Michel, Nico, and I hit the water with partly cloudy skies and comfortable temperatures. The crank bait bite had started to turn on and our plan was to pull baits along channel edges and on top of flats. After a short ride to the first spot I planned to fish, I began setting up the rods and explaining our approach. We’d be trolling a shallow flat in five to seven ft. of water with lots of wood and a few weeds to contend with. Trolling for walleyes is all about efficiency. Having everyone on the same page is key to keeping baits in the water and in front of fish. Slow stretches can also change to chaos very quickly, and everyone in the boat has a role to play when the rods start popping. After a crash course in trolling 101, I snapped on our baits and began dropping them in the water with the boat moving at a pretty good clip. We’d be fishing four rods with two in the prop wash one out each side. As the fourth rod was secured in the rod holder, I looked over my left shoulder and saw the port side prop wash rod bent to the surface with line peeling out. What a way to start, snagged… Nope! As I kicked the motor into neutral, the rod throbbed and went immediately into Michel’s hands. Fish on, and it was a good one. Turbid conditions in the St. Louis River made visibility extremely tough, and we couldn’t see the fish until it was boat side. When it appeared thrashing behind the boat, I knew we didn’t have much time. Michel was doing his part by carefully playing the fish to the boat, but treble hooks have a tendency to rip out of big fish. This WAS a big fish! My short stature wasn’t helping us out as I stretched with everything I had to scoop it into the net. One last lunge and we had it. Thirty inches is considered the holy grail of walleye fishing, but it’s nearly an impossible mark to break in most waters. I’ve seen very few over the years and knew this would be close. The boat had blown into some shallow water during the battle, and I quickly slid the fish into the live well after getting the hooks out so I could move us into a better spot for measurements and pictures. That’s when I really knew we had a big fish. It seemed like it took forever to shut the live well lid behind its tail. We had something special here. I think we were all a bit in shock at that moment. Did this really just happen? We buttoned up the remaining rods and collected ourselves. Careful measurements were taken, and it stretched the tape to 31 inches. Double take… Yep, 31 inches. What a monster!!! It was obviously a spawned out female that had yet to put on the feed bag which was probably a symptom of the later than usual spawn. Or, it was simply an extremely old fish that had trouble keeping on weight. Without a lot of girth, we could only wonder what it would have looked like a few weeks prior. Nonetheless, it was a beautiful thing to behold. After a quick photo shoot, Michele slid her back into the stained water of the harbor. She quickly disappeared, and the Bornemann’s suddenly realized something. They had a whole day of fishing ahead of them! Michel’s fish wasn’t the end of the excitement as we ended up with several good fish by the time we were finished. Nico put a stamp on it by landing a 27 inch fatty at the buzzer in the exact spot Michel’s fish was laying. It was the perfect ending to an unforgettable Independence Day. Only one question remains. Is there a 32 waiting somewhere out there for us?
Nate Gove from Crystal, MN and his buddy Bill Roth from Eden Prairie have been fishing with me for several years. Both are retired law enforcement officers from the Twin Cities and I always look forward to lots of stories and lots of laughs when we get together. Nate’s son Nick has also been in my boat several times, and our trip scheduled for July 12th was the first that all three would join me at the same time. The day started out with a steady barrage of healthy ribbing, and poor Nick was getting a good dose of it from his father and Bill. They’d tell you he deserved it, but “Poor Nick” would have the last laugh. Our day was to be spent targeting post spawn smallmouth bass on Lake Superior’s Chequamegon Bay. A bonus of fishing Chequamegon Bay is the incredible scenery and amazing wildlife that surrounds you. As we were soaking it all in on a beautiful summer day, sturgeon were periodically jumping out of the water. If you’ve never seen it happen before, it’s one of the coolest sights there is to see on fresh water. Thirty to seventy inch prehistoric fish weighing up to 100 lbs. will completely launch themselves into space, do a few acrobatic twists, and crash back into the water with a dramatic splash. I always get a kick out of the first time people witness it and ask me, “What the heck was that!?” I’ve been told several theories over the years as to why they do it, but a quick on line search will confirm that nobody really knows for sure. It’s just one of those mysteries that make fish so intriguing. When a sturgeon came crashing back to the surface not far off the boat early in the day, Nick commented that it would be cool to catch one of those.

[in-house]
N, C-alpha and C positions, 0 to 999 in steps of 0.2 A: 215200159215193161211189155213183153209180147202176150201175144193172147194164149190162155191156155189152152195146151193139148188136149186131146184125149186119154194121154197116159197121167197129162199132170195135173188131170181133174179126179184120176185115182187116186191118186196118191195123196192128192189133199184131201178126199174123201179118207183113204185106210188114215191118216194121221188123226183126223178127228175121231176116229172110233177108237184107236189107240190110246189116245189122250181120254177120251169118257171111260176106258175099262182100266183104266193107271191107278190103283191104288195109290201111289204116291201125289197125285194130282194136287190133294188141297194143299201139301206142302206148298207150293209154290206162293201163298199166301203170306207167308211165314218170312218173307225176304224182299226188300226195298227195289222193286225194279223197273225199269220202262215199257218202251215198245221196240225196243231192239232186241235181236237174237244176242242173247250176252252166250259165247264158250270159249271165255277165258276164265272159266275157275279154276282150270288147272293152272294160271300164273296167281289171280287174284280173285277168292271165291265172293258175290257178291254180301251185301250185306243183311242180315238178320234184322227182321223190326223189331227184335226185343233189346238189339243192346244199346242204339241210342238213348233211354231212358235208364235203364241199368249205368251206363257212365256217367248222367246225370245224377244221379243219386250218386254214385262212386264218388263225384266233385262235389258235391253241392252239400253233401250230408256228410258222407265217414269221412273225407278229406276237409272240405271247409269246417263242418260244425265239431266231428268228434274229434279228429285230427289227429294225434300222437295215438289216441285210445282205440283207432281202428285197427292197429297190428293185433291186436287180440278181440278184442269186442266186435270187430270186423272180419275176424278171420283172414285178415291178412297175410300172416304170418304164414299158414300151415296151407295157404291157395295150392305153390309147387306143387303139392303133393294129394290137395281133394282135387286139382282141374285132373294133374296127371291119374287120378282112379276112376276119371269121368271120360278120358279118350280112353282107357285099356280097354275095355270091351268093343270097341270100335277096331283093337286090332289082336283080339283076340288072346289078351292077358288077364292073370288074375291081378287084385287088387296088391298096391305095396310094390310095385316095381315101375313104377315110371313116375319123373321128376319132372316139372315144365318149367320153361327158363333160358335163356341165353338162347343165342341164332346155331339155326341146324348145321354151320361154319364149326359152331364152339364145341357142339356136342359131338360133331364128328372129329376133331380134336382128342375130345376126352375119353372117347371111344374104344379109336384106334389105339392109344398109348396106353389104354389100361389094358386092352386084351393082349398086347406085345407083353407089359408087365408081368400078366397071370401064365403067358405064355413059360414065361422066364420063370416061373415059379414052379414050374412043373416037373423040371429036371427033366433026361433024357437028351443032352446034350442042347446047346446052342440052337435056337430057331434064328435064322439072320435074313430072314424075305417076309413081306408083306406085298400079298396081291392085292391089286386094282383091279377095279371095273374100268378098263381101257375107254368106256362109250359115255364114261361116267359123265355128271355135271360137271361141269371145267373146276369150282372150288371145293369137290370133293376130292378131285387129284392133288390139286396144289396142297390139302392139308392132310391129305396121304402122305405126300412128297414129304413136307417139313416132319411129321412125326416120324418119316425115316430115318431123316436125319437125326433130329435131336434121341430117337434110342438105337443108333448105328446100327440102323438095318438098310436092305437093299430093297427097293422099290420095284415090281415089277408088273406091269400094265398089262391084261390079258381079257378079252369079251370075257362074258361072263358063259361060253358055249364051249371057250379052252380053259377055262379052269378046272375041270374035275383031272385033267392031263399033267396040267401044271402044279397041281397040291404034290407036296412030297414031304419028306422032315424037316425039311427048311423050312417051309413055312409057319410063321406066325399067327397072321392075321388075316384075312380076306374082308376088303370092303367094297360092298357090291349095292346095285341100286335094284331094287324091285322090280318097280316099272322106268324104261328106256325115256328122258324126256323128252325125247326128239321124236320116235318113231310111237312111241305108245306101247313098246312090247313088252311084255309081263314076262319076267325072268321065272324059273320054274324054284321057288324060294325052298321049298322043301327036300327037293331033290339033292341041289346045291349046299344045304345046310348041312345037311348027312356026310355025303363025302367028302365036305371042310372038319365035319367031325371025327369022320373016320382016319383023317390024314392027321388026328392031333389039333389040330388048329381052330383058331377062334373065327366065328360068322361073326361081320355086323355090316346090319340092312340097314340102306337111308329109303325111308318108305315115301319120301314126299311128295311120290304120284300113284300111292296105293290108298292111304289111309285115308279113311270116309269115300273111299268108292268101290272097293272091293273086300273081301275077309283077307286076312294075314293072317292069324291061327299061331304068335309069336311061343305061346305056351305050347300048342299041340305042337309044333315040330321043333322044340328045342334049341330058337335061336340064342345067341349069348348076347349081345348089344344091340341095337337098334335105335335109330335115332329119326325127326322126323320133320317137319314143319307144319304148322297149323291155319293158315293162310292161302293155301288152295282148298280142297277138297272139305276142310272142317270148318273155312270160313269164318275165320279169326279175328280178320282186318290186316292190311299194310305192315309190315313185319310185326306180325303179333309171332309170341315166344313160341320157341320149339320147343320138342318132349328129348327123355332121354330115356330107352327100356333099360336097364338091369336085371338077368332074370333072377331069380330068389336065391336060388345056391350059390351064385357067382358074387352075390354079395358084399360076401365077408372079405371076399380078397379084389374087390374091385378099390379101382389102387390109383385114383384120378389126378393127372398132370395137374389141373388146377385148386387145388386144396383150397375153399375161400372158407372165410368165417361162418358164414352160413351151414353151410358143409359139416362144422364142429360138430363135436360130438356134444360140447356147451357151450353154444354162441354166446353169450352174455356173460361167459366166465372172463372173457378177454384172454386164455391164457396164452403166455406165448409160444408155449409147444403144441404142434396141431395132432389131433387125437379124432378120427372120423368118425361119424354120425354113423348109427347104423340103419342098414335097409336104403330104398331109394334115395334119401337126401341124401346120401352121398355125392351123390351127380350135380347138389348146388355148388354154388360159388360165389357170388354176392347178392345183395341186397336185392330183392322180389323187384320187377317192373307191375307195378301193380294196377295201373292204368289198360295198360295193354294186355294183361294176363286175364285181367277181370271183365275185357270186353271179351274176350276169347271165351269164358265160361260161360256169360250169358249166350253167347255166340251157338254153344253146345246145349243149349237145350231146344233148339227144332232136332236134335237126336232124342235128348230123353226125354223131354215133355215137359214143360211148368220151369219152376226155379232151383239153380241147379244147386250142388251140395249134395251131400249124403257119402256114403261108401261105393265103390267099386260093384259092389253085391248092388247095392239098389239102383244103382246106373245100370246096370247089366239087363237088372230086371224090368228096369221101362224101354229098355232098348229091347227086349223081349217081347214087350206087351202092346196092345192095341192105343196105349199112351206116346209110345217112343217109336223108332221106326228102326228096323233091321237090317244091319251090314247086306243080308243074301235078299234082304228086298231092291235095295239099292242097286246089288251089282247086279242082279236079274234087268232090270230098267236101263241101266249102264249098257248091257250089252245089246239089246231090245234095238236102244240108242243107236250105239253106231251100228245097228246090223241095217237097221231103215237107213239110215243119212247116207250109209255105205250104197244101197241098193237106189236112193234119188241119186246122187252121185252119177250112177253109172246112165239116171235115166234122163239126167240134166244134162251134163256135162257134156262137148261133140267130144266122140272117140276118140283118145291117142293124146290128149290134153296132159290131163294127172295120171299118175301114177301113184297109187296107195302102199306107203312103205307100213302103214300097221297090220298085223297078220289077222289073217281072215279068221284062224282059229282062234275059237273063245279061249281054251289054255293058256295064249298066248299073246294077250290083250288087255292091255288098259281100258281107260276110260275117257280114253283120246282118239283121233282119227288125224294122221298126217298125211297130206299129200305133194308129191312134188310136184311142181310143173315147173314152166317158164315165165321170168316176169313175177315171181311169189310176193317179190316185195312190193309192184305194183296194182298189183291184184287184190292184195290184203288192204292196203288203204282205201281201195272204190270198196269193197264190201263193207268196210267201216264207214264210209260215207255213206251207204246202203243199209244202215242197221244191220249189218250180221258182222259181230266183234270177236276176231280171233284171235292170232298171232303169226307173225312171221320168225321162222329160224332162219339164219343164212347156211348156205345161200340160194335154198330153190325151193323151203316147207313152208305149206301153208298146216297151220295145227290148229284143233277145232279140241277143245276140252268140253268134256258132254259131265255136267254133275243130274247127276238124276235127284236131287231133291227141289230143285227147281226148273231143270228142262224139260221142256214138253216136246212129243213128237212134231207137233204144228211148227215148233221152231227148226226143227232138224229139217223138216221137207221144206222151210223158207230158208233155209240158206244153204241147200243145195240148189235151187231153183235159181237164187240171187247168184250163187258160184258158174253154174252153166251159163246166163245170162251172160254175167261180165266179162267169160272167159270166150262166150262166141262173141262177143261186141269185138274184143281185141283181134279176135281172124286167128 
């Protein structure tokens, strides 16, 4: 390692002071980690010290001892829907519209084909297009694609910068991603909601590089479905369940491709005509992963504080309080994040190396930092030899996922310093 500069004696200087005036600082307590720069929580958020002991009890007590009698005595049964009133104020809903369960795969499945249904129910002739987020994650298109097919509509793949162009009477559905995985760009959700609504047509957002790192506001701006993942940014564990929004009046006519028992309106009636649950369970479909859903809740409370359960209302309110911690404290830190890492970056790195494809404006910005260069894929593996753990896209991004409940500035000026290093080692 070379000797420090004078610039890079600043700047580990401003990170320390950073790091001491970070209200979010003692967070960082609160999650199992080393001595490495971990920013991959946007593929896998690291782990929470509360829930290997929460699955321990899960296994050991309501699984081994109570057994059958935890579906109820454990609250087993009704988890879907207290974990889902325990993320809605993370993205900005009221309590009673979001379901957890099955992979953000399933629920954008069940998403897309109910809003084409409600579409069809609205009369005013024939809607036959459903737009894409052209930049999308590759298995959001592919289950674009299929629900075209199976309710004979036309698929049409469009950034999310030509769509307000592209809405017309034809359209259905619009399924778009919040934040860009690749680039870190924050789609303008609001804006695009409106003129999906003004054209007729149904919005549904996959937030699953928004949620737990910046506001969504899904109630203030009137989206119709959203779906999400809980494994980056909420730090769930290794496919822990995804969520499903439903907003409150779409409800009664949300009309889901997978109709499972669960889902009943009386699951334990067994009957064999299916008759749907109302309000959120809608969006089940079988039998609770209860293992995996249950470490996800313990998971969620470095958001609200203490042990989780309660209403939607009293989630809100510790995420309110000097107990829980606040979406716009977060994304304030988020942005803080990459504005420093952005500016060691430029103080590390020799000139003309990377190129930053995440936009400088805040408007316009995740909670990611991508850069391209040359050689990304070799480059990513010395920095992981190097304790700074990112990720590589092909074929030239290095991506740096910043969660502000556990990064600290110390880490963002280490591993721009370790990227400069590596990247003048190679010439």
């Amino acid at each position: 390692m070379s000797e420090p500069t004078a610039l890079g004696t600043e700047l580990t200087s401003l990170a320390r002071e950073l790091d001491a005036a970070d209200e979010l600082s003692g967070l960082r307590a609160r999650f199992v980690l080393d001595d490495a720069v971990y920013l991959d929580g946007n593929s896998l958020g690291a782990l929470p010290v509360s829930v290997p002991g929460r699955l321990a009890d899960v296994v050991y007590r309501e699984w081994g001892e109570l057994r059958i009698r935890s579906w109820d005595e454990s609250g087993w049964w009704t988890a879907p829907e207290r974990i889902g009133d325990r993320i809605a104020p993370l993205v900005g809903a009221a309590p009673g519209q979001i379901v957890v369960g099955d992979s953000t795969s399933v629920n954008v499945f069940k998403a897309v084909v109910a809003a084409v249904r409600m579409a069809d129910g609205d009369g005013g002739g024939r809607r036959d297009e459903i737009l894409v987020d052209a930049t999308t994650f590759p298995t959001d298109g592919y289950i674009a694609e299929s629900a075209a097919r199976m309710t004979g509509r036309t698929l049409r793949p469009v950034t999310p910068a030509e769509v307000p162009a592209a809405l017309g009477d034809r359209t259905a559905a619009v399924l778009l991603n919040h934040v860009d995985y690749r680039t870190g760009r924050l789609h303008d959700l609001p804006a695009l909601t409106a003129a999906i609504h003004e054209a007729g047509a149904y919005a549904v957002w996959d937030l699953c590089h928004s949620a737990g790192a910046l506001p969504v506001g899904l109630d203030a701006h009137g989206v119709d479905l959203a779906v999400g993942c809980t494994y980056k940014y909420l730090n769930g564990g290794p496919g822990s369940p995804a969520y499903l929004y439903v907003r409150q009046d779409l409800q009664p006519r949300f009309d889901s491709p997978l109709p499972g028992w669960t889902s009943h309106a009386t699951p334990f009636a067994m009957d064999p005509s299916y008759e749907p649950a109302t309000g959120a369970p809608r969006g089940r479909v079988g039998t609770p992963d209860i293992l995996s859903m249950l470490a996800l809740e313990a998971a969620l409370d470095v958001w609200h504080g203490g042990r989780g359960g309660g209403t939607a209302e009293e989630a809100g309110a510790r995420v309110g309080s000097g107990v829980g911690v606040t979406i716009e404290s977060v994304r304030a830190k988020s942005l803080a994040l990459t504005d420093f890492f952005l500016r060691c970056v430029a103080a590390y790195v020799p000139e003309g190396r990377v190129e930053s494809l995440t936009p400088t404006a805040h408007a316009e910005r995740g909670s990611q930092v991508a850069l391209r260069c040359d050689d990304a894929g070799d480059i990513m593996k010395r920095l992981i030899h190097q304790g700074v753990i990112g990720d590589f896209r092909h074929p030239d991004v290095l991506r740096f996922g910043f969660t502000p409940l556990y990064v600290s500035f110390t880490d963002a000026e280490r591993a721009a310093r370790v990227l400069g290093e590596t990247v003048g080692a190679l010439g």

As late afternoon approached, I decided to experiment with some different presentations. The wrist breaking strike of a big smallmouth slamming a swim bait tough to beat, and I thought I’d see if they were in the mood. Besides that, you never know what kind of fish might grab one. The first cast indicated a good choice as a mean 4 lb. fish smoked my bait half way back to the boat. That was all Nick needed to see. He was all about the swim bait! He began working it methodically back to the boat after long casts, and it wasn’t long before he was hooked up on a nice fish. After quite a tussle with some screaming runs, Nick landed a fat 40” pike. You weren’t going to pry that rod out of Nick’s hands now, and he certainly wasn’t going to offer it to his father or Bill. After some quick photos and release of the pike, Nick was back at it. We were fishing in relatively shallow water and I noticed that his bait was periodically contacting bottom on the retrieve. As I was tending to business in the back of the boat, Nick grunted. I looked up to see his rod bent over and his reel locked up. The area we were fishing had plenty of wood scattered around, and I went to the bow to help him pop the lure from a stump he was hung on. When I took the rod from him and put some tension on it, line began zipping off the reel. This was no stump!!! The rod went back in Nick’s hands, and I could only encourage him to hold on. The long powerful run made me suspicious. We weren’t dealing with a bass, and it probably wasn’t a pike. Nate and Bill cleared their rods, and I dropped in the trolling motor to chase a fish that was threatening to spool us. By the time we were moving in the right direction I could see the backing on Nick’s reel. We quickly gained some ground and reclaimed most of the line that was lost. The 10 lb. braid and 8 lb. fluorocarbon leader on medium light spinning gear were maxed, and I told Nick that we had to be extremely patient if we were going to land this fish. For nearly an hour a game of give and take went on as Nick fought the fish flawlessly while Nate, Bill, and I barked every instruction we could think of. As if it would help… Mostly we just held our breath. Run after run we chased the fish with the trolling motor, and Nick would take in line when he could. Around the thirty minute mark, we got a glimpse of the beast as Nick brought it close to the surface. Big Sturgeon!!! The fight wasn’t over however, and we were in for several more long runs before I made a tough decision. Nick had been fighting the fish with a fairly loose drag as I’d instructed, but it seemed tireless. A battle like this on light gear can only go on so long before something gives so I added one click on the reel drag. Nick continued to patiently work the fish in with long pumps of the rod, and it looked like the tide was turning. I grabbed the musky net and got in position. As the fish broke water at boat side and without much room to spare, Nick’s fish was in the bag. Nate, Bill, and I roared while Nick fell to his knees. What a battle, and what a fish! As we admired the beautiful creature in our net I knew that I’d never dealt with a sturgeon this big, or a fish this big for that matter, in my boat. With extreme care, Nick and Nate hoisted the fish out of the net for one of my favorite pictures ever. Before it was released, my measurement from tip to tail hit 56” which made it the largest fish ever landed in my boat. The 55 minute saga had ended, and Nick received some well-deserved pats on the back. Nate said it best, “That was Outstanding!” With the fish safely returned to its home, we glided back to the landing over smooth water with big grins and a timeless memory. Outstanding indeed.